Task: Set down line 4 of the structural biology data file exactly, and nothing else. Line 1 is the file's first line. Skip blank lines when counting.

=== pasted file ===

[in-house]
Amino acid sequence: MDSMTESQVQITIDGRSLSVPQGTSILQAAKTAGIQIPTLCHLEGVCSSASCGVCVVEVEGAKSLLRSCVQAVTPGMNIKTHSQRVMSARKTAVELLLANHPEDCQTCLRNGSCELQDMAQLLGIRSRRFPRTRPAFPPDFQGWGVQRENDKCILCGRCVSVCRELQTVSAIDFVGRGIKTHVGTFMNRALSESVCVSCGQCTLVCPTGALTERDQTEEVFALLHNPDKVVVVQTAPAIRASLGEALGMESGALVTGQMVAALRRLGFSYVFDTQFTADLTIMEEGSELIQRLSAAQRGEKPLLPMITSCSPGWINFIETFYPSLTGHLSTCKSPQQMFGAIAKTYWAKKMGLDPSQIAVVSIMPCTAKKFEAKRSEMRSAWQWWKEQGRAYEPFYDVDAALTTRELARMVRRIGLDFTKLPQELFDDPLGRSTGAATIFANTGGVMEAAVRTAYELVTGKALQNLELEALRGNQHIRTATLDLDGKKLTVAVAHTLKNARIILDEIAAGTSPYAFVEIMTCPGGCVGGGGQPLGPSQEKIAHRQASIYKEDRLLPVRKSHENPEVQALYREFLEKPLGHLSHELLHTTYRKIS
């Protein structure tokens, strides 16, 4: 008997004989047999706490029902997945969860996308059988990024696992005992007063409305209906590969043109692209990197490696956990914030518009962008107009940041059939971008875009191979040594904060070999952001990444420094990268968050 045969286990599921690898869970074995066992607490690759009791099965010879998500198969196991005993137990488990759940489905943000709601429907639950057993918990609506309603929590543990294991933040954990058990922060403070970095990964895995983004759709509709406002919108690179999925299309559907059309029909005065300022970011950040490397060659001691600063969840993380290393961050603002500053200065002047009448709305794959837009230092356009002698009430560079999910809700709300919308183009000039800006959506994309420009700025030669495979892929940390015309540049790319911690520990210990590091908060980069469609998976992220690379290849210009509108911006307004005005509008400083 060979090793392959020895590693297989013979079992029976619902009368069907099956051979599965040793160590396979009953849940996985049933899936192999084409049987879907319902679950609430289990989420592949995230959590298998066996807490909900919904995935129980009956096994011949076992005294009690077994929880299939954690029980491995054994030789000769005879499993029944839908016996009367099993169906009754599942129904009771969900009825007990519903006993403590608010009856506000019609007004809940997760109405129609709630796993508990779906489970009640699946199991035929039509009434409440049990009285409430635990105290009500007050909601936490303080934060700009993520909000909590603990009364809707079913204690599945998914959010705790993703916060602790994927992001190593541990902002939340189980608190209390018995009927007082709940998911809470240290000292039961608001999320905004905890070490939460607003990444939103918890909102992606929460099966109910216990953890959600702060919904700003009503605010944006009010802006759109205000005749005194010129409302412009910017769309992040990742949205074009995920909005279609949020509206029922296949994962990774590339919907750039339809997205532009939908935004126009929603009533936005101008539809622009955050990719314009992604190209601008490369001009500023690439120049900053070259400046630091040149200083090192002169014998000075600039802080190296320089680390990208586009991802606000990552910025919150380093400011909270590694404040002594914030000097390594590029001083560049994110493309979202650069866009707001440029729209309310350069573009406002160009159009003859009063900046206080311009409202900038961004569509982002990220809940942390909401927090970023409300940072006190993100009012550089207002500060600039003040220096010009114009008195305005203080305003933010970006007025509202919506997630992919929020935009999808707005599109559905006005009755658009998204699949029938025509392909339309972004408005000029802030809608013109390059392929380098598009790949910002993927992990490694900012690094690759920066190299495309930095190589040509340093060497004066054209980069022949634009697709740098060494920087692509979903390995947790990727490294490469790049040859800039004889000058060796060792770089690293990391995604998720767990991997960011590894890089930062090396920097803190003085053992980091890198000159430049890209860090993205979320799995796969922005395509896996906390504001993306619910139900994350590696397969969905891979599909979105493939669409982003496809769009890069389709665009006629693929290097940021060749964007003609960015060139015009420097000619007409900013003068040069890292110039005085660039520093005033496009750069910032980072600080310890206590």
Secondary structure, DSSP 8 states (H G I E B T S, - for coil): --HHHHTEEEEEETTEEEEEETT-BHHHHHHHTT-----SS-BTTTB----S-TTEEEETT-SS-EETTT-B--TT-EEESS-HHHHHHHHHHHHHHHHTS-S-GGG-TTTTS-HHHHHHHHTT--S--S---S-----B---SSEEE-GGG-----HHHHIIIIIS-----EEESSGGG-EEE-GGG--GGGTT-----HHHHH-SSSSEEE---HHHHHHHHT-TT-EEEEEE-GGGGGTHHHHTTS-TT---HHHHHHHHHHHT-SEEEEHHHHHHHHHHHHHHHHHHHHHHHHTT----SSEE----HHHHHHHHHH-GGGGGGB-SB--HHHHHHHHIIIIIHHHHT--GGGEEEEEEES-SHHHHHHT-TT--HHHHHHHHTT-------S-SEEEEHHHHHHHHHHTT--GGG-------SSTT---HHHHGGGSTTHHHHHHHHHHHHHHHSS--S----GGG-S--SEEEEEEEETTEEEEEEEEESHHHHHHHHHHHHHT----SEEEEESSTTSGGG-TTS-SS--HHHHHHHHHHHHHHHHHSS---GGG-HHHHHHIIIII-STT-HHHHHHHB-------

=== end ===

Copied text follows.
Secondary structure, DSSP 8 states (H G I E B T S, - for coil): --HHHHTEEEEEETTEEEEEETT-BHHHHHHHTT-----SS-BTTTB----S-TTEEEETT-SS-EETTT-B--TT-EEESS-HHHHHHHHHHHHHHHHTS-S-GGG-TTTTS-HHHHHHHHTT--S--S---S-----B---SSEEE-GGG-----HHHHIIIIIS-----EEESSGGG-EEE-GGG--GGGTT-----HHHHH-SSSSEEE---HHHHHHHHT-TT-EEEEEE-GGGGGTHHHHTTS-TT---HHHHHHHHHHHT-SEEEEHHHHHHHHHHHHHHHHHHHHHHHHTT----SSEE----HHHHHHHHHH-GGGGGGB-SB--HHHHHHHHIIIIIHHHHT--GGGEEEEEEES-SHHHHHHT-TT--HHHHHHHHTT-------S-SEEEEHHHHHHHHHHTT--GGG-------SSTT---HHHHGGGSTTHHHHHHHHHHHHHHHSS--S----GGG-S--SEEEEEEEETTEEEEEEEEESHHHHHHHHHHHHHT----SEEEEESSTTSGGG-TTS-SS--HHHHHHHHHHHHHHHHHSS---GGG-HHHHHHIIIII-STT-HHHHHHHB-------